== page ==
Eveleigh LJ said: ‘The tort of conspiracy as the law has developed today, consists of the agreement of two or more persons to act in combination in order to injure the plaintiff without justification, and where in pursuance of that object something is done whereby the plaintiff suffers damage. Justification may be found in self-protection or in the advancement of the personal interests of the defendants where such is the predominant object of the combination. However, justification cannot be established where the defendants agree to resort to an unlawful act.’

Lord Denning MR, Eveleigh LJ, Fox LJ
51/1981, [1981] Com LR 74, Times 07-Mar-1981
England and Wales
CitedCrofter Hand Woven Harris Tweed Company Limited v Veitch HL 15-Dec-1941
The plaintiffs sought an interdict against the respondents, a dockers’ union, who sought to impose an embargo on their tweeds as they passed through the port of Stornoway.
Held: A trade embargo was not tortious because the predominant purpose . .

Cited by:
Appeal fromLonrho Ltd v Shell Petroleum Co Ltd (No 2) HL 1-Apr-1981
No General Liability in Tort for Wrongful Acts
The plaintiff had previously constructed an oil supply pipeline from Beira to Mozambique. After Rhodesia declared unilateral independence, it became a criminal offence to supply to Rhodesia without a licence. The plaintiff ceased supply as required, . .
CitedIS Innovative Software Ltd v Howes CA 19-Feb-2004
It was alleged that the defendant had backdated contracts of employment to a time when he had been employed by the claimant, and had induced staff to leave. The company appealed dismissal of its claim.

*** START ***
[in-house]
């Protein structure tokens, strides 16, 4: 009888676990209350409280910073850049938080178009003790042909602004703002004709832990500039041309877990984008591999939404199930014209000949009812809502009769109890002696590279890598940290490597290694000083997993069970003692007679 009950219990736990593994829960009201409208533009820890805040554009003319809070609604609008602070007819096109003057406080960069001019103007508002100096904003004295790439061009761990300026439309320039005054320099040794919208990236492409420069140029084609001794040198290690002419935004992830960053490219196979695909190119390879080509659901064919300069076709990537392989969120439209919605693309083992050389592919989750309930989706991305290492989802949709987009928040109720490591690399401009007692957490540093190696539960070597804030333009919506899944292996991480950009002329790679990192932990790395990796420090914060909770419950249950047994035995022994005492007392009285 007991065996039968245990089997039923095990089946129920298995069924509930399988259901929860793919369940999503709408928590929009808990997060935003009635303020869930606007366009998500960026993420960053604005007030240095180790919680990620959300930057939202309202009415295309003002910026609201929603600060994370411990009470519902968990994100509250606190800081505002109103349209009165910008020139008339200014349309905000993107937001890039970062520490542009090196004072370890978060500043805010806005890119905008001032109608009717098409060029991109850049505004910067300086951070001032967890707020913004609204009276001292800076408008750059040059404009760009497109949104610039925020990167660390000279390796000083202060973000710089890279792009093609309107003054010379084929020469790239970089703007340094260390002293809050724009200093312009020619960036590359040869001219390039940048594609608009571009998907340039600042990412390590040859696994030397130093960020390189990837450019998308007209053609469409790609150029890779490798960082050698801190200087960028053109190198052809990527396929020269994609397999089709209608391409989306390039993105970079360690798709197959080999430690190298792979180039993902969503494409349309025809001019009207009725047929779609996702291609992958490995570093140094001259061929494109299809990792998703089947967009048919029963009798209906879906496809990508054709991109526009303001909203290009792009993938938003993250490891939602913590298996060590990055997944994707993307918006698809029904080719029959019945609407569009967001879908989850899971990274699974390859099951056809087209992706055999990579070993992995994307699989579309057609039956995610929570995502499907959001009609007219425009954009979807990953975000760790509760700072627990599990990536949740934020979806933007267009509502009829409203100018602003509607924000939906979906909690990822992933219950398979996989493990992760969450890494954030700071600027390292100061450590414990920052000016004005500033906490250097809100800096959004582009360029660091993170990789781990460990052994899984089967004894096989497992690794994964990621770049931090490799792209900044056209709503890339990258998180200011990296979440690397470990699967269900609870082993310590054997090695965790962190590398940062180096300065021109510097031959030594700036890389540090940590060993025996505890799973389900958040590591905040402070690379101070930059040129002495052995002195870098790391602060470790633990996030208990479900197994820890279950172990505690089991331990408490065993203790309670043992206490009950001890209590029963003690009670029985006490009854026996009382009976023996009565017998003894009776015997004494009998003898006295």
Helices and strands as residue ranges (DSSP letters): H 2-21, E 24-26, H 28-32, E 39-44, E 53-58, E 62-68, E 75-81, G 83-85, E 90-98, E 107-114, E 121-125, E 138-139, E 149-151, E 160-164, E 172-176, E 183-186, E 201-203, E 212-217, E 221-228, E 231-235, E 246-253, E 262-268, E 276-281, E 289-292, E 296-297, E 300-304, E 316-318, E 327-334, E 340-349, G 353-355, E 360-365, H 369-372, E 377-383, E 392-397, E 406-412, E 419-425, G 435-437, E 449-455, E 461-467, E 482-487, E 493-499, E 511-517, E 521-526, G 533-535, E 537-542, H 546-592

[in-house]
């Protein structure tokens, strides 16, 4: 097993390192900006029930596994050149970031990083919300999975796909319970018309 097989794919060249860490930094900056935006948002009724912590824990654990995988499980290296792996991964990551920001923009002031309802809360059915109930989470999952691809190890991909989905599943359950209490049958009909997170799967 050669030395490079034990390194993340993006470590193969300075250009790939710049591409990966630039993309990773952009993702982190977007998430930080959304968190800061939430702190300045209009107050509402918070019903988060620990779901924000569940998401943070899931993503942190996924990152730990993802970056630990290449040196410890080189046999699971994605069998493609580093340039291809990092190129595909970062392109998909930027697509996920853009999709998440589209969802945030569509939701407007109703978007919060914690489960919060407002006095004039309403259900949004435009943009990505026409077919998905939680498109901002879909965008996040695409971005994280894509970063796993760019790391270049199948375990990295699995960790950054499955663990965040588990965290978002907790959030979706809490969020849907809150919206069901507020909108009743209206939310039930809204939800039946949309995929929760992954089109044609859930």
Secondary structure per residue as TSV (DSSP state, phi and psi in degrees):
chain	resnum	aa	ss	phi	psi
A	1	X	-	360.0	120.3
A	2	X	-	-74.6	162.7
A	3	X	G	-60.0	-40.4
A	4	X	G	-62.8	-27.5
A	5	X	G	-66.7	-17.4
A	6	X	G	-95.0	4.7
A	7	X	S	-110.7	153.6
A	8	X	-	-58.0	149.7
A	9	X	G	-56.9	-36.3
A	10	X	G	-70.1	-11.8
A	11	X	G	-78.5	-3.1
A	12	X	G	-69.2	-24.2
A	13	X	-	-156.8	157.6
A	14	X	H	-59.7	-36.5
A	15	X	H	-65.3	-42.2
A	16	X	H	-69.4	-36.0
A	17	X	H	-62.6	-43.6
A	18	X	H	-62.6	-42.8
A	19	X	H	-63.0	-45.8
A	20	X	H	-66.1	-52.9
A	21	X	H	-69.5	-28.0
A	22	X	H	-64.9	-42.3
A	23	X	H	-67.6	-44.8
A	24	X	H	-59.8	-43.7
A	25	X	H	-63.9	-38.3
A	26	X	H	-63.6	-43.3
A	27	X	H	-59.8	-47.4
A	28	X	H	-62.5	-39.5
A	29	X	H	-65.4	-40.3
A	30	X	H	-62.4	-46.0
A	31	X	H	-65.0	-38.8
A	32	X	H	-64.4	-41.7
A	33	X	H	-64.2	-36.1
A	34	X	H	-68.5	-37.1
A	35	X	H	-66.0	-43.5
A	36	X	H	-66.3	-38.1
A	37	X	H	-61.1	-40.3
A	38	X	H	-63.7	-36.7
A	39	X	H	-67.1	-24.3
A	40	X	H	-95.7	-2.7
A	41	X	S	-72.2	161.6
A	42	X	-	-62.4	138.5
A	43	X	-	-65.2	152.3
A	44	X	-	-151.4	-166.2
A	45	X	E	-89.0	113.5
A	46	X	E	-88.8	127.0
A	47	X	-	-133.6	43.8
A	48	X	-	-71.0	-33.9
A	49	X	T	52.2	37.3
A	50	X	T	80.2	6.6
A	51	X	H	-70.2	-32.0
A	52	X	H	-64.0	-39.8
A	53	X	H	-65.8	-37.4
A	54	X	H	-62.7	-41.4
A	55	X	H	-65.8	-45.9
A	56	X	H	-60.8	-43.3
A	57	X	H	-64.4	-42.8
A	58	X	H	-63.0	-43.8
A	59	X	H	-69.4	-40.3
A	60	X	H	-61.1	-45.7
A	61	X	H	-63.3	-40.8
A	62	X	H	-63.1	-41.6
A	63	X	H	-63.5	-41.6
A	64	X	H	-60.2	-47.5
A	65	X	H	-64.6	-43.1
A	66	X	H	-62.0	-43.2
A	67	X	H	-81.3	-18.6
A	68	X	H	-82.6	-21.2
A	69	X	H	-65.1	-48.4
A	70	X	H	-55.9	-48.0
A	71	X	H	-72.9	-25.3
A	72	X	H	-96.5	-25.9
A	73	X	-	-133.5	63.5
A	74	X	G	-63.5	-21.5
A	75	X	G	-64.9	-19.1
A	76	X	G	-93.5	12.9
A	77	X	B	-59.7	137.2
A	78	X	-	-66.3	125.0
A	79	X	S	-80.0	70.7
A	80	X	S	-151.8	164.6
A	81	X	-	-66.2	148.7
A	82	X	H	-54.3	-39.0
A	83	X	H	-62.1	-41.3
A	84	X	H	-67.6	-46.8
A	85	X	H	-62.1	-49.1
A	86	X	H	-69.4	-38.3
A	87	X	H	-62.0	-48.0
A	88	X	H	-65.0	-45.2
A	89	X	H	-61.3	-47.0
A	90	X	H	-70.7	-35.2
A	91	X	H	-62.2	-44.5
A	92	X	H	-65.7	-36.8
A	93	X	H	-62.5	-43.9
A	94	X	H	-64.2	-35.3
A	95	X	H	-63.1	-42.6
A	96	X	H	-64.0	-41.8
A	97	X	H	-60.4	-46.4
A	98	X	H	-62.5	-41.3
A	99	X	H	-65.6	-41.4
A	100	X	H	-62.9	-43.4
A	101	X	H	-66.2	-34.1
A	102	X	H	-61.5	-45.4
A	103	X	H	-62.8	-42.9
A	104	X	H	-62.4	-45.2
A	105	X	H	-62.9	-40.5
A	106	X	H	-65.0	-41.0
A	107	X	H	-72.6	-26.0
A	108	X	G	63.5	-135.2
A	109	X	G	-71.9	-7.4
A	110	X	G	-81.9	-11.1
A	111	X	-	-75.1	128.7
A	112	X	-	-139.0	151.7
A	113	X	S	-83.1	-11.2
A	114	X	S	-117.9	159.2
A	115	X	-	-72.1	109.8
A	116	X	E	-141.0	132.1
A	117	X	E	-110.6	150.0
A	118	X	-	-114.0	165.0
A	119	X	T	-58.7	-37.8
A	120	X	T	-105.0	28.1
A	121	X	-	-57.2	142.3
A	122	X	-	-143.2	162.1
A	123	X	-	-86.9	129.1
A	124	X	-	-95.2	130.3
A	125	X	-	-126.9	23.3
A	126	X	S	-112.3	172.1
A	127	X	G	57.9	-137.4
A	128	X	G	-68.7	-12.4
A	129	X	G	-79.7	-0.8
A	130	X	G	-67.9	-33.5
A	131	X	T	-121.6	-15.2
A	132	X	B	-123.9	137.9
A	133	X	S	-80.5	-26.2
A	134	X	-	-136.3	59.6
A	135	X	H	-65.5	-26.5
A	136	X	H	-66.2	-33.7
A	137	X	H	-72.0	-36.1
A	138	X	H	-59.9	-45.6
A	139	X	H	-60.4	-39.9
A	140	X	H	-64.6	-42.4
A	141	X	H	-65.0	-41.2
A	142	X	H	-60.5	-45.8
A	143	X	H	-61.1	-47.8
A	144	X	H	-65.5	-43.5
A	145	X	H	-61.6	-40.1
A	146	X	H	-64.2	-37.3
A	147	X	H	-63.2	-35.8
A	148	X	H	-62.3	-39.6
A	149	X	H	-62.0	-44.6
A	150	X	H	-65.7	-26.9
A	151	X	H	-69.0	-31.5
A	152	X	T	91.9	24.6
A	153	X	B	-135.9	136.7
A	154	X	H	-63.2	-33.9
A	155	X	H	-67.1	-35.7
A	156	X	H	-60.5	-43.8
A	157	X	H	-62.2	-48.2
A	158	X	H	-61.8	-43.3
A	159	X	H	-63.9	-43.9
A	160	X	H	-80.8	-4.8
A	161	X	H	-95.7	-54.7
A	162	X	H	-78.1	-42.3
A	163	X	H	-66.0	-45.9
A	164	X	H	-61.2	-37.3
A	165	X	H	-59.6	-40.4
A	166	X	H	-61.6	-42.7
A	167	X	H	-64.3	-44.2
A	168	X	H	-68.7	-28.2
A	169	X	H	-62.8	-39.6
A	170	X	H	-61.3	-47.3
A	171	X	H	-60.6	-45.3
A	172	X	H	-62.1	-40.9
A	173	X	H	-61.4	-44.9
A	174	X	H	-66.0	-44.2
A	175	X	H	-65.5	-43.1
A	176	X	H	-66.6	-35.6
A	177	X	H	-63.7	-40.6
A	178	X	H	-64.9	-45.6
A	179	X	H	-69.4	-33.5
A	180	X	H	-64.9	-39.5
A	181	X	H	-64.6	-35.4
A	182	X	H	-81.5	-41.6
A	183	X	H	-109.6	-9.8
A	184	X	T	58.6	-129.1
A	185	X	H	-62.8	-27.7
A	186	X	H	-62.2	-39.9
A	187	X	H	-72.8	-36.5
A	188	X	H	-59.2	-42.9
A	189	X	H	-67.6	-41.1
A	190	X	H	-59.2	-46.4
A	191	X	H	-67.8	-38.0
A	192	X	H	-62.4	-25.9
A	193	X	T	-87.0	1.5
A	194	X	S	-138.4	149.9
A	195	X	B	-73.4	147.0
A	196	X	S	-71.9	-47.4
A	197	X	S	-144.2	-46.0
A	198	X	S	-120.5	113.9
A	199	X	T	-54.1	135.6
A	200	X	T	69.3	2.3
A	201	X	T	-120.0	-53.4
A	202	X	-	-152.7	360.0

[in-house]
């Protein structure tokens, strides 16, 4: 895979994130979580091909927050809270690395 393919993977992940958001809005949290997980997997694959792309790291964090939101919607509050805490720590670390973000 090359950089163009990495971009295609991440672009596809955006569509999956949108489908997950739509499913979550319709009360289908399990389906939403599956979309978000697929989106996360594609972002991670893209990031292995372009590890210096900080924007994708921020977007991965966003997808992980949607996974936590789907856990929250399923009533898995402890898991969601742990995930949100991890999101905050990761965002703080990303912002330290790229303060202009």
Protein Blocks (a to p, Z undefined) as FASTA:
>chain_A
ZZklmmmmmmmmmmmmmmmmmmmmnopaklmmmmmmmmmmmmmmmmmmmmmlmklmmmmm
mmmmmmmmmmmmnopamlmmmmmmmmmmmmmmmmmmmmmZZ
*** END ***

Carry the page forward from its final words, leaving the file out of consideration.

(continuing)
Held: The advantage of the court . .
CitedIS Innovative Software Ltd v Howes CA 19-Feb-2004
It was alleged that the defendant had backdated contracts of employment to a time when he had been employed by the claimant, and had induced staff to leave. The company appealed dismissal of its claim.
Held: The advantage of the court . .
CitedDouglas and others v Hello! Ltd and others (No 3) CA 18-May-2005
The principal claimants sold the rights to take photographs of their wedding to a co-claimant magazine (OK). Persons acting on behalf of the defendants took unauthorised photographs which the defendants published. The claimants had retained joint . .
CitedTotal Network Sl v Revenue and Customs HL 12-Mar-2008
The House was asked whether an action for unlawful means conspiracy was available against a participant in a missing trader intra-community, or carousel, fraud. The company appealed a finding of liability saying that the VAT Act and Regulations . .
CitedDigicel (St Lucia) Ltd and Others v Cable and Wireless Plc and Others ChD 15-Apr-2010
The claimants alleged breaches of legislation by members of the group of companies named as defendants giving rise to claims in conspiracy to injure by unlawful means. In effect they had been denied the opportunity to make interconnections with . .

Lists of cited by and citing cases may be incomplete.

Torts – Other, Contract

Leading Case

Updated: 10 November 2021; Ref: scu.194569